A Quick Introduction to Attributes
As stored within information systems then the individually represented items — the
names, colours, quantities, the monetary amounts, the dates, etc — in the language
of entity modelling, are said to be the values of attributes. Thus an actual name
is said to the value of a ‘name’ attribute of a ‘person’ entity.
We may express that information about a person is communicated or stored as
message with two components name and data of birth we might say that a ‘person’ entity
may be attributed a ‘name’ and a ‘date of birth’
on show an entity model diagram representing type ‘person’
with ‘name’ and ‘date of birth’ attribute annotations, like this:
Alternatively to say
that date of birth is optional
we may use a circle in place of the square:
To show that the name attribute within a message is the identifying attribute we underline
the annotation in the diagram:
If it is nessary to give both a person's name and their data of birth to uniquely identify
them then we underline
both of these attributes on the diagram:
Generally, systems will hold and communicate many different attributes of each type
of entity and
these attributes are shown beneath the identifying attributes:
It is clear that computer programs are effective only in so long as the data items
they manipulate are intended and understood as attributes of subject entities. It
follows that to have an effective information system we must first have agreed types
of subject entity and also what may be attributed to entities of these types. In
we agree the data content of the program or system i.e.
its subject matter.
In a message about a person two or more phone numbers may be communicated
but it is a rule of entity modelling that for a single attribute an entity may only
be attributed a single value.
For this reason if a person can have multiple phone numbers then ‘phone_number’ is
not an attribute of a ‘person’ entity type per se but an attribute of a ‘phone’ entity type that
stands in relation to (is owned by) the
A More Considered View - Attributes as a Shorthand for Certain Relationships
Entity types, for practical purposes, are only as useful as our ability to communicate
and to communicate such an instance, i.e. an entity, we need communicate its relationships
with other entitites.
A subset of these relationships serve to identify the entity within the chosen perspective.
These other entitites, those we might wish to communicate relationships with, need
in turn be identified
which in turn implies communicating their relationships with other entities.
This has to end somewhere else there is an infinite regress. Therefore for practical
in computer science there need be
types of entity which, a priori, we are given a means of communicating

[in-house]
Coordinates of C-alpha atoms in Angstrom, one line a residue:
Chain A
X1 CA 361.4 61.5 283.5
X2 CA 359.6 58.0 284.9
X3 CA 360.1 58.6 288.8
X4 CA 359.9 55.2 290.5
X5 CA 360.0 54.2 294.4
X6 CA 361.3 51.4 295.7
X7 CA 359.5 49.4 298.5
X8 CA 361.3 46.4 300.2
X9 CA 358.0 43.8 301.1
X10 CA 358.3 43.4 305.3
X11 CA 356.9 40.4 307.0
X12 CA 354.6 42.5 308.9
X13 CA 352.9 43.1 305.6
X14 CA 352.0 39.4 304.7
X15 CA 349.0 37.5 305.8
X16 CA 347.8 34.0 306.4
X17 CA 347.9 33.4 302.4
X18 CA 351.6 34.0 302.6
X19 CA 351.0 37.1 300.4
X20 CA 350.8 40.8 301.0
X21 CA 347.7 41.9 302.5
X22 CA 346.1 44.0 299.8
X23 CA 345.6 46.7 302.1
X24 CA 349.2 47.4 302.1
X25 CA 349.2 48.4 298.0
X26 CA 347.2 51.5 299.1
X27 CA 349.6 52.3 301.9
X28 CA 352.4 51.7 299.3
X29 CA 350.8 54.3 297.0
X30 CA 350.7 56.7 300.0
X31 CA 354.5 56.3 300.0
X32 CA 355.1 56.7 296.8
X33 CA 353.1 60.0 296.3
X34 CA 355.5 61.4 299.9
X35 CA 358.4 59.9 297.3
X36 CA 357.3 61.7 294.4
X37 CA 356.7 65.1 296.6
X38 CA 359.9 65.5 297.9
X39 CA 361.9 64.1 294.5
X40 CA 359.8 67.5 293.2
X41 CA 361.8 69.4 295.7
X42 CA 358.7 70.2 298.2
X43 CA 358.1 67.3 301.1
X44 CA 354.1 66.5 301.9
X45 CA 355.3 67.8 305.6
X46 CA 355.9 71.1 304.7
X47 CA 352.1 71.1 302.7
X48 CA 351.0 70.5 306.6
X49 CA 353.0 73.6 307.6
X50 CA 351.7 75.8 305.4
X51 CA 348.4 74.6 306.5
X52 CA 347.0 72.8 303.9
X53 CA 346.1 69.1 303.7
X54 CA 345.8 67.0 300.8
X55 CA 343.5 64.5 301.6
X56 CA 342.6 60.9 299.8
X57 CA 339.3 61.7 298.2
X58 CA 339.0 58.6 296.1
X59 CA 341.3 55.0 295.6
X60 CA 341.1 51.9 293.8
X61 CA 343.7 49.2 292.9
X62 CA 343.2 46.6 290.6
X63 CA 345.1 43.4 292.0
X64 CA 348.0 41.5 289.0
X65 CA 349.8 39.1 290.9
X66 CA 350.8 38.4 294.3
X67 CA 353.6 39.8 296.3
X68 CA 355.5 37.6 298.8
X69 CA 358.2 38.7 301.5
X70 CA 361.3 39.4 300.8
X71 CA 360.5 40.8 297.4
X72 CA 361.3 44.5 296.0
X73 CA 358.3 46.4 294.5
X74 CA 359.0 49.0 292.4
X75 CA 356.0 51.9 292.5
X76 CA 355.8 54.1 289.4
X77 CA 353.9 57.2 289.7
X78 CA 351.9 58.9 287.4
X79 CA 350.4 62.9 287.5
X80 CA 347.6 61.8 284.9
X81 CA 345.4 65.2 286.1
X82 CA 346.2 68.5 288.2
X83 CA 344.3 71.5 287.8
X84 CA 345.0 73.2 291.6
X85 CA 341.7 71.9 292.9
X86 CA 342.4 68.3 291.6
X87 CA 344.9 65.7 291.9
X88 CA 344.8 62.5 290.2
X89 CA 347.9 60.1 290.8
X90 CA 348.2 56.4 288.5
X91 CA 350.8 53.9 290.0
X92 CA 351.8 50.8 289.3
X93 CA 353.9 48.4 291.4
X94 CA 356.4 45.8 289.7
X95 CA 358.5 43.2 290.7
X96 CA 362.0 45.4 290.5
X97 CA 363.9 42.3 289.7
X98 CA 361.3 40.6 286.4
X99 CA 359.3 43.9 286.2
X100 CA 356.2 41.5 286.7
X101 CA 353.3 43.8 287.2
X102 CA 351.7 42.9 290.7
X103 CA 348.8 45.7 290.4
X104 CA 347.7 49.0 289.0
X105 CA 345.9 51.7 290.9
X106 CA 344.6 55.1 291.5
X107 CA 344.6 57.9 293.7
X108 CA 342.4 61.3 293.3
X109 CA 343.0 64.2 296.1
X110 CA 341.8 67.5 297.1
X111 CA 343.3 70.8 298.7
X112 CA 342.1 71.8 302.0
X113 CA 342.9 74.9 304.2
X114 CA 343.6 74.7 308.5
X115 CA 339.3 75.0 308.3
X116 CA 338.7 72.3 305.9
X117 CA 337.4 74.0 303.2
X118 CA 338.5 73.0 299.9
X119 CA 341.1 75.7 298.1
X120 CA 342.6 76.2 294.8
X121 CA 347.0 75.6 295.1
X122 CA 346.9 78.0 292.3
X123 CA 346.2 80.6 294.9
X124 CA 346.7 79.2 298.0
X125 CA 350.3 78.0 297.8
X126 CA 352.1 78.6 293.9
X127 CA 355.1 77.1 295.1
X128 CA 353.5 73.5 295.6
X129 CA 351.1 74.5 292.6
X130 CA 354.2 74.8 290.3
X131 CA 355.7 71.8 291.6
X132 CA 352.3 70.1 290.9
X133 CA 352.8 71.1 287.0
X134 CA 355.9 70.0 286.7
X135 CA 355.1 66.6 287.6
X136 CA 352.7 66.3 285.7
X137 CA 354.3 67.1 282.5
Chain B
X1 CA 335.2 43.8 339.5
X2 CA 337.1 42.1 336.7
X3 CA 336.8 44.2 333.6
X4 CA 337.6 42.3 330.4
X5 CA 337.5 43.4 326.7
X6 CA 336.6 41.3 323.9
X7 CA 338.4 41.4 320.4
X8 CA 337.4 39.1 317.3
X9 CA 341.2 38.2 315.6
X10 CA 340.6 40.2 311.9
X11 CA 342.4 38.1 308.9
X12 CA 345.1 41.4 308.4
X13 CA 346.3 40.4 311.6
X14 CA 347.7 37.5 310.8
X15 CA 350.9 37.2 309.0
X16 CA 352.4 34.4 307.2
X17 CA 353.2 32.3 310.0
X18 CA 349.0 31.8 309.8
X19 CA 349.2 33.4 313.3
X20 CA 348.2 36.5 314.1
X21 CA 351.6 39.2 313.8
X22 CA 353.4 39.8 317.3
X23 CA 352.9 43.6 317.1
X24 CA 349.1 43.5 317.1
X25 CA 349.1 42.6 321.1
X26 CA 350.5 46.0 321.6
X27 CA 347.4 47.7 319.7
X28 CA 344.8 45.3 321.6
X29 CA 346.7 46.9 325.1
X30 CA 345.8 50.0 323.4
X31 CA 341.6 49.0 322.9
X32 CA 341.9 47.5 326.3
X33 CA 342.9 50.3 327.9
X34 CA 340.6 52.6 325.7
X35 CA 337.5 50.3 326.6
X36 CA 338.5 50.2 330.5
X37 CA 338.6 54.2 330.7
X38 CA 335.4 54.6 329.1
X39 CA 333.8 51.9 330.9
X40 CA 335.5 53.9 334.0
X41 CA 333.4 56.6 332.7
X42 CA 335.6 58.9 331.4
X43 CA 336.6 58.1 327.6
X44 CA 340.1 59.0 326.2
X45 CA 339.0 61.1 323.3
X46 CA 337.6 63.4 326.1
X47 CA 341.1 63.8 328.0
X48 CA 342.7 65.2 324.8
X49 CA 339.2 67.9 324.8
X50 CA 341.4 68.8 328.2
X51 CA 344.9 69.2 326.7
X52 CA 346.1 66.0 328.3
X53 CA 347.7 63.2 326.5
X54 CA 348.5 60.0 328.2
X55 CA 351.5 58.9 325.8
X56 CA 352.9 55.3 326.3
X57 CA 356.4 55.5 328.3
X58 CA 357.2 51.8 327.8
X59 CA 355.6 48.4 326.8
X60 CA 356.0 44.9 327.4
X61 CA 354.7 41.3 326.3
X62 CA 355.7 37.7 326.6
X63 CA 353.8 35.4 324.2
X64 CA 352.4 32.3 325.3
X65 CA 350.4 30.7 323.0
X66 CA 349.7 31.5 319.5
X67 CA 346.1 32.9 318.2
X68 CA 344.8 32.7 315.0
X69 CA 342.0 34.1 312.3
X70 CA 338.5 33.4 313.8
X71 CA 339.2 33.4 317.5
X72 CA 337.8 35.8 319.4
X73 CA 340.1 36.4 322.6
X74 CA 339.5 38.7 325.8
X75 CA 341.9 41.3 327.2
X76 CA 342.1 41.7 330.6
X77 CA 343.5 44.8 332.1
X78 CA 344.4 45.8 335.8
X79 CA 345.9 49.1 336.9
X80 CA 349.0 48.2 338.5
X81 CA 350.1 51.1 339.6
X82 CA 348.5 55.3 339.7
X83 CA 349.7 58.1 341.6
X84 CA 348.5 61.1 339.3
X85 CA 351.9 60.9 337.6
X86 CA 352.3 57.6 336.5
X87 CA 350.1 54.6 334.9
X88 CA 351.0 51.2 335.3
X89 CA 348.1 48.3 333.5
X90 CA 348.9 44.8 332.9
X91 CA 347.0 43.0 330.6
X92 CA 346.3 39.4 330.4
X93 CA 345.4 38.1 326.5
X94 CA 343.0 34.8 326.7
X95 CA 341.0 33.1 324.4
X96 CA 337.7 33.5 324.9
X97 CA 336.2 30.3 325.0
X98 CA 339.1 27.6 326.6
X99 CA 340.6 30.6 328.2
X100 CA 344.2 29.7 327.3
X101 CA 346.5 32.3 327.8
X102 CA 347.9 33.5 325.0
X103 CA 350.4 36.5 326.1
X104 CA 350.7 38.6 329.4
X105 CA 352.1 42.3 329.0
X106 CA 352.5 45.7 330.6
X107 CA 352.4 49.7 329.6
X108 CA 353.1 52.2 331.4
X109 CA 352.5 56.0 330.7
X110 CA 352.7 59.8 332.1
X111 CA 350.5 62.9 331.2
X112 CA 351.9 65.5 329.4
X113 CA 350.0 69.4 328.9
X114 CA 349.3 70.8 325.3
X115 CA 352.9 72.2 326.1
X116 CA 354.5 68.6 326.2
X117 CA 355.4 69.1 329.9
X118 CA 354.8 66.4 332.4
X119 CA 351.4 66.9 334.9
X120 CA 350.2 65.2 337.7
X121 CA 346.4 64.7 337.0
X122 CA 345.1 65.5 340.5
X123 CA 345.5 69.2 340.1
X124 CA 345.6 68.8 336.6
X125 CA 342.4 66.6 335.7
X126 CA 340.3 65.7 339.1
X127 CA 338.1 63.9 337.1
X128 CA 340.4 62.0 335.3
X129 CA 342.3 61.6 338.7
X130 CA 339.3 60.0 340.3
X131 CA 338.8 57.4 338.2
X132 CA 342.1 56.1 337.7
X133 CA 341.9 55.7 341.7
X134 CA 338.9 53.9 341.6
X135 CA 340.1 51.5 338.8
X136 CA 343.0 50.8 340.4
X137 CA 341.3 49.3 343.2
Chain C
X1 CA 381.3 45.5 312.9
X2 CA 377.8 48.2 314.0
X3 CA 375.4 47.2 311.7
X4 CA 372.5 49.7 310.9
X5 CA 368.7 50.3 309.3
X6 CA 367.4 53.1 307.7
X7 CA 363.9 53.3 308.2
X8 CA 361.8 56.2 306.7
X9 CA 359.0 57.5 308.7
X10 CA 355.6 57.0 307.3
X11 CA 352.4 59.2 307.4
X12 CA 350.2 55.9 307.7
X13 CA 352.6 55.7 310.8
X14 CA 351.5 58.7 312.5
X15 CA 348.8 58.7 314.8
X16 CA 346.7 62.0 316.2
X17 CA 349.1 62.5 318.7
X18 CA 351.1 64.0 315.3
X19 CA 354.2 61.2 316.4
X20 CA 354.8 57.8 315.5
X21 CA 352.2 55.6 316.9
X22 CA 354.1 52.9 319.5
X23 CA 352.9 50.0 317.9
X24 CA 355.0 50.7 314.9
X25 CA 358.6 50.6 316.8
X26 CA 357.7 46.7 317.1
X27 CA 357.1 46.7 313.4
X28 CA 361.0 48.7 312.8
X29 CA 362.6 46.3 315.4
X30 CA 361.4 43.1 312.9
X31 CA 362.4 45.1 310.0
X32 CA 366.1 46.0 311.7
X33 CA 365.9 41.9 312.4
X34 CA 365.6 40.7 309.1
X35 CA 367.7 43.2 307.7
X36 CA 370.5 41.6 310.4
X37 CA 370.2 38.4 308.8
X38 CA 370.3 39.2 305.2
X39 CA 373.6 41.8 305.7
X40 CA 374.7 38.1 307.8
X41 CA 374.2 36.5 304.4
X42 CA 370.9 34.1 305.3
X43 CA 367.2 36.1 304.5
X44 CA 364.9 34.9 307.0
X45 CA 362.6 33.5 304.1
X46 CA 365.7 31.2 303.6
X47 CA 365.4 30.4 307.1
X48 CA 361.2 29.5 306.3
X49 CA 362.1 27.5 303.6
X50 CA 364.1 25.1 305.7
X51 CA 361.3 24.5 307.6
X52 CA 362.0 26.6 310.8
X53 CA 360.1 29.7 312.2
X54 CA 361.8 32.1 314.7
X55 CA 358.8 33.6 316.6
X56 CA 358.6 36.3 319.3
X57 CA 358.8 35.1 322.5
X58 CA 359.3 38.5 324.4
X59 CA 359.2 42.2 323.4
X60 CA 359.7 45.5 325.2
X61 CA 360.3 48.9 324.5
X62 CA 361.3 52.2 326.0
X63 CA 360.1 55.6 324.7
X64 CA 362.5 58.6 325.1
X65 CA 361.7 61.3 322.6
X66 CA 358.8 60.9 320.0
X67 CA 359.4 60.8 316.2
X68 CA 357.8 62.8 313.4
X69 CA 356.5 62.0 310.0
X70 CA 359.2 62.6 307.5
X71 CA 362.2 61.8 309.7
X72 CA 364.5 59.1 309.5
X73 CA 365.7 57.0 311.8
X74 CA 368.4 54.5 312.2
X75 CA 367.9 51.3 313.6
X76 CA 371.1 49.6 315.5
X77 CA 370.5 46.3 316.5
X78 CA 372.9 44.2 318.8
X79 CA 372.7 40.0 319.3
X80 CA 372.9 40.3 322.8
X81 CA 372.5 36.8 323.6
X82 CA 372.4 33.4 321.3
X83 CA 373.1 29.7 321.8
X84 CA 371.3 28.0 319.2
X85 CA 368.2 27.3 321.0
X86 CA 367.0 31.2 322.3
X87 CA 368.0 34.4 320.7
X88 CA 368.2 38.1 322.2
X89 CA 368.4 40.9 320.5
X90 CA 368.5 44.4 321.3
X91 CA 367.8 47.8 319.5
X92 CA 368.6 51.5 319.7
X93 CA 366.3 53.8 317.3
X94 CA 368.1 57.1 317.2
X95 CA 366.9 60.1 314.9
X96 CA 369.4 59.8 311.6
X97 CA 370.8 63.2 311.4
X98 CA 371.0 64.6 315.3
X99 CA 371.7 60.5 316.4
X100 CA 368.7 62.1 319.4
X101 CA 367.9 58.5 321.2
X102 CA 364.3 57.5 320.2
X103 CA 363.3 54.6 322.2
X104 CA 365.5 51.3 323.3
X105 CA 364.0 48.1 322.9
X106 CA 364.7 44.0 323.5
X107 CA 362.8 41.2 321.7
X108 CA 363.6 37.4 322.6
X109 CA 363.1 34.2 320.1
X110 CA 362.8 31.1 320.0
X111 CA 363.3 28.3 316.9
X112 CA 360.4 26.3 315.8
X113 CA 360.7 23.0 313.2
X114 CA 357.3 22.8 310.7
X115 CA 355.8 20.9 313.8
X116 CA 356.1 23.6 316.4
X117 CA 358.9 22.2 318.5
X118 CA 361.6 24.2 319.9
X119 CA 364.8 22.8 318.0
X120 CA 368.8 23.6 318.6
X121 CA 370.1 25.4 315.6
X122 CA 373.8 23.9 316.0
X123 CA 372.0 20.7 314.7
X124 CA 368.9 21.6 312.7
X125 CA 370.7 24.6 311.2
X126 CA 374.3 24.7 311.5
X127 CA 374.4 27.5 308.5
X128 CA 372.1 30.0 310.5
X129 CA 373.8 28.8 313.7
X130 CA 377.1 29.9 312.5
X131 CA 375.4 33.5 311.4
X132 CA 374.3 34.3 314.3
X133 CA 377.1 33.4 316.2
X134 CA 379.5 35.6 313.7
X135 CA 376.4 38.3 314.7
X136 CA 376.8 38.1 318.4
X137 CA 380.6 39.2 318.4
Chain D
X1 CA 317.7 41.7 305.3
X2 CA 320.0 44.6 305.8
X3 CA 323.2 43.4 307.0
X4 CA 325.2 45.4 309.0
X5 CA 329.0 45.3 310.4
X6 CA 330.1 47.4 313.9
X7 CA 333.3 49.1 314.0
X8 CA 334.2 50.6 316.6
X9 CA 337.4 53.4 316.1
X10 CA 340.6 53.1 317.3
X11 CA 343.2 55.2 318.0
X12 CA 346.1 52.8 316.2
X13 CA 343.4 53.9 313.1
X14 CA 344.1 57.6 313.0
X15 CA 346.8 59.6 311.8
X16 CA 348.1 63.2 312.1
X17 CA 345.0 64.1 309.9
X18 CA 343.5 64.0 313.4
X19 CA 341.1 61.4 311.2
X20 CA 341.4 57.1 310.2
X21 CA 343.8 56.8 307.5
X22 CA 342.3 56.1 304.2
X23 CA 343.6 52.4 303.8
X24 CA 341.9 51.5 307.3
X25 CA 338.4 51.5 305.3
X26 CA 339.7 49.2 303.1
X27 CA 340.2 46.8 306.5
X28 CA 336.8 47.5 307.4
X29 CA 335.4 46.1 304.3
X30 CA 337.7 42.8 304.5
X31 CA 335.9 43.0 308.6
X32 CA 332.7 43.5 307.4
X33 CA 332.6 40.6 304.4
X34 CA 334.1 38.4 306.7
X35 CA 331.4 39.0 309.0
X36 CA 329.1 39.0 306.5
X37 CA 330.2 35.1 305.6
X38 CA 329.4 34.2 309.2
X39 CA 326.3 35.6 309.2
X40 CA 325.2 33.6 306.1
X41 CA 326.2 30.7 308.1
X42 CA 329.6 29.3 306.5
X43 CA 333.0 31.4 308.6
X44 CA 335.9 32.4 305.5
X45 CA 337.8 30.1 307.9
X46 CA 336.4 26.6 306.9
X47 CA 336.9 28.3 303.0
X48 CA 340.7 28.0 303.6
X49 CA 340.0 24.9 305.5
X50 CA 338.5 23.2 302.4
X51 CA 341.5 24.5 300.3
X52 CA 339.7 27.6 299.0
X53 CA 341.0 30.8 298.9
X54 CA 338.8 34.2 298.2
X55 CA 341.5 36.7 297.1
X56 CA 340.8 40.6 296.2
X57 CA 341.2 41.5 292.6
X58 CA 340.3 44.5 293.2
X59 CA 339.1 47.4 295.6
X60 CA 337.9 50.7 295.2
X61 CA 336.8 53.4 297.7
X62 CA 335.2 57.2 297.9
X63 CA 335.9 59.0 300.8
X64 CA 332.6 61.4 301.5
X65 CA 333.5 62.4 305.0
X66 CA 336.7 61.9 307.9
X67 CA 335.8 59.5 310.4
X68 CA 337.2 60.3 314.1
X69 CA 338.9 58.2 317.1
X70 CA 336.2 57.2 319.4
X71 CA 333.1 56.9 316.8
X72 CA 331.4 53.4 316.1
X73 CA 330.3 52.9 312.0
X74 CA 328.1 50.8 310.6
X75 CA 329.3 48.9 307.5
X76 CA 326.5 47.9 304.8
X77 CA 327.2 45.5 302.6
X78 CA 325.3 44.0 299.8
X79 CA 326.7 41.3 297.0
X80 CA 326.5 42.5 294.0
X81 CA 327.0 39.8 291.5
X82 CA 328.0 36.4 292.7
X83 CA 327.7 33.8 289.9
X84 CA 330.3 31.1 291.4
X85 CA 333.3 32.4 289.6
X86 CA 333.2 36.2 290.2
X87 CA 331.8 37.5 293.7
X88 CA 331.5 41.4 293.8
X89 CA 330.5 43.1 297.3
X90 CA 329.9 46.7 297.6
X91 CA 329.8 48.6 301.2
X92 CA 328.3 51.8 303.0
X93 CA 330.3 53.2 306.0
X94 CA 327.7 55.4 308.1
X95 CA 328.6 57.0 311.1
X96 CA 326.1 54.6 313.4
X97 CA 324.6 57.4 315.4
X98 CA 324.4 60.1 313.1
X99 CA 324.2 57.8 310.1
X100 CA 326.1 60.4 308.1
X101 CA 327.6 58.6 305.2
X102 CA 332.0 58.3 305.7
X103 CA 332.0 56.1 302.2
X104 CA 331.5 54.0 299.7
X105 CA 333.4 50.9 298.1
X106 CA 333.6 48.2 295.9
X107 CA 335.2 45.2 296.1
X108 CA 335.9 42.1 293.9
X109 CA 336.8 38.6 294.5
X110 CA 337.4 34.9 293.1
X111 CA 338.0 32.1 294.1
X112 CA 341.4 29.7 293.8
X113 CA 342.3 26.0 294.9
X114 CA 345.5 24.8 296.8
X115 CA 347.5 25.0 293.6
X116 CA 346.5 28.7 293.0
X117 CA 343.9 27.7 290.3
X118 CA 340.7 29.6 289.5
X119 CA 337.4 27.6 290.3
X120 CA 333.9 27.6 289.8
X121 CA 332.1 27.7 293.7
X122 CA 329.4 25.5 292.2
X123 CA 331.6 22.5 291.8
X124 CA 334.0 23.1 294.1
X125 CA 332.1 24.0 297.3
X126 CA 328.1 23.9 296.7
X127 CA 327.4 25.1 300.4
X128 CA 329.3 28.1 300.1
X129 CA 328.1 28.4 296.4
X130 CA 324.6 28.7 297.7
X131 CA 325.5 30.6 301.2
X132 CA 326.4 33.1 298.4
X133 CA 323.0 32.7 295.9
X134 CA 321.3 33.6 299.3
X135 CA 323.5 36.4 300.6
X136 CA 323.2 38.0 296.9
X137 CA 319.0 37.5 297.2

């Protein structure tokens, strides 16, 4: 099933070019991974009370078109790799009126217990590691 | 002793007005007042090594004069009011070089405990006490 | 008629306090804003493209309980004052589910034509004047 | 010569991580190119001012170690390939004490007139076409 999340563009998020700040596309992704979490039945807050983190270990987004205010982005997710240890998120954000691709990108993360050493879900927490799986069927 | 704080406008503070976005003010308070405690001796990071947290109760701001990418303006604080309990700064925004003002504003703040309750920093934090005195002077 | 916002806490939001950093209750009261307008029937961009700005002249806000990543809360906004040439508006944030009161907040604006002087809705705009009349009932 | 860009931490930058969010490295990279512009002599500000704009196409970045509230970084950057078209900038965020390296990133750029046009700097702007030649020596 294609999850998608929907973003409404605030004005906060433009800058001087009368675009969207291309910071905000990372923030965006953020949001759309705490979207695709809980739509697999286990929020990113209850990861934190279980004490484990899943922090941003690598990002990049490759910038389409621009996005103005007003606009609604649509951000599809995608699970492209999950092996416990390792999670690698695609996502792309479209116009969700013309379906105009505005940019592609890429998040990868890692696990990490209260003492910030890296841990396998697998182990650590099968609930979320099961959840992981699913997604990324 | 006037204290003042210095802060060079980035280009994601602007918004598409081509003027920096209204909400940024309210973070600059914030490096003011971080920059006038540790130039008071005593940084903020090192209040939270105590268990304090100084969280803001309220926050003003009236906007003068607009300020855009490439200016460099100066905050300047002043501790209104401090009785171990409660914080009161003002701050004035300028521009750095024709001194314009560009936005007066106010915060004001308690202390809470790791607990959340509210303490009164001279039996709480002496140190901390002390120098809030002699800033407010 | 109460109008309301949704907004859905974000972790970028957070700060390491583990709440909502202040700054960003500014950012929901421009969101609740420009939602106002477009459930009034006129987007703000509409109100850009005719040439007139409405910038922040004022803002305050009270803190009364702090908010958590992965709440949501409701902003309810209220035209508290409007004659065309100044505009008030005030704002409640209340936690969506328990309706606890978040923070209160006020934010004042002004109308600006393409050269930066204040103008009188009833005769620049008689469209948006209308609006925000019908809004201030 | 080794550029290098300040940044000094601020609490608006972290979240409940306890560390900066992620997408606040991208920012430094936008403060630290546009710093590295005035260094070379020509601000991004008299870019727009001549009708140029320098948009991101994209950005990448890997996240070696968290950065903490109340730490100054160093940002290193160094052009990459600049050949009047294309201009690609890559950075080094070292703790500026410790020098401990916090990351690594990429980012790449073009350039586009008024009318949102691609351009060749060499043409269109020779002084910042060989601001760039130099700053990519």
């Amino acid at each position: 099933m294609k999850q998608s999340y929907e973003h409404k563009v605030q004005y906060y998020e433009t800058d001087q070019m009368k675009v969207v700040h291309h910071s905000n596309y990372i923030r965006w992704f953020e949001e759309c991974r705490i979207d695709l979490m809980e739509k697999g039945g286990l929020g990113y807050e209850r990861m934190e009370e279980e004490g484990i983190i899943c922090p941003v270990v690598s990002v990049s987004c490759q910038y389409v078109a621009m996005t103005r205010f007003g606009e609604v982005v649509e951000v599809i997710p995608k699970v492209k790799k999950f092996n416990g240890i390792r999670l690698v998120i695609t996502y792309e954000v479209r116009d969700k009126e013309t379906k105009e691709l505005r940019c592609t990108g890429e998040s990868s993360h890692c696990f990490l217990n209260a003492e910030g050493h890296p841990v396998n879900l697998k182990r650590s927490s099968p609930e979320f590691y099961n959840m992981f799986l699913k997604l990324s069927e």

so that instances of these givens will be the atoms in all communications of
In practice, as used in computer science, but not in theory, the atoms are certain
that are domain non-specific such as the
types character, character string, number
both integer or floating point,
date and boolean
and these usually occurring many times in relation to each domain-specific entity
shown in the example in figure 1.
It profits us little to show these relationships with the atomic types on the entity
diagram and therefore a different notation is used as illustrated in
Because relationships with the atomic types are sufficiently
different to other relationships (as we shall see later),
there is a third term, attribute used for them instead in place of the
To conclude, in theory, an attribute is a kind of relationship however
to a practicing entity modeller this is not the way we think, we think instead of
as a named property of a type of entity,
it can be optional or mandatory and it can have a type which is
one of character, string
(meaning character string), integer, float
The attributes are shown itemised in the boxes, nested or otherwise,
representing the entity types on which they occur.
See figure 2 for an illustration.
How a model might look with types on the diagram for character string
The same model as figure 1 but now using the attribute notation.
Relationships to the universal types string
are represented as attributes. Optional attributes
are depicted with a leading circle; these correspond with the cardinality zero-or-one
relationships in the previous diagram whilst mandatory attributes
— those shown with a leading square — replace relationships of cardinality exactly-one
. Identifying attributes, i.e. those replacing identifying relationships, are distinguished
by having their names underlined.
Example - Chemical Formulae
In chemistry the chemical formula of a compound is one of the ways of expressing information
about the numbers of the different kinds of atoms that constitute a particular molecular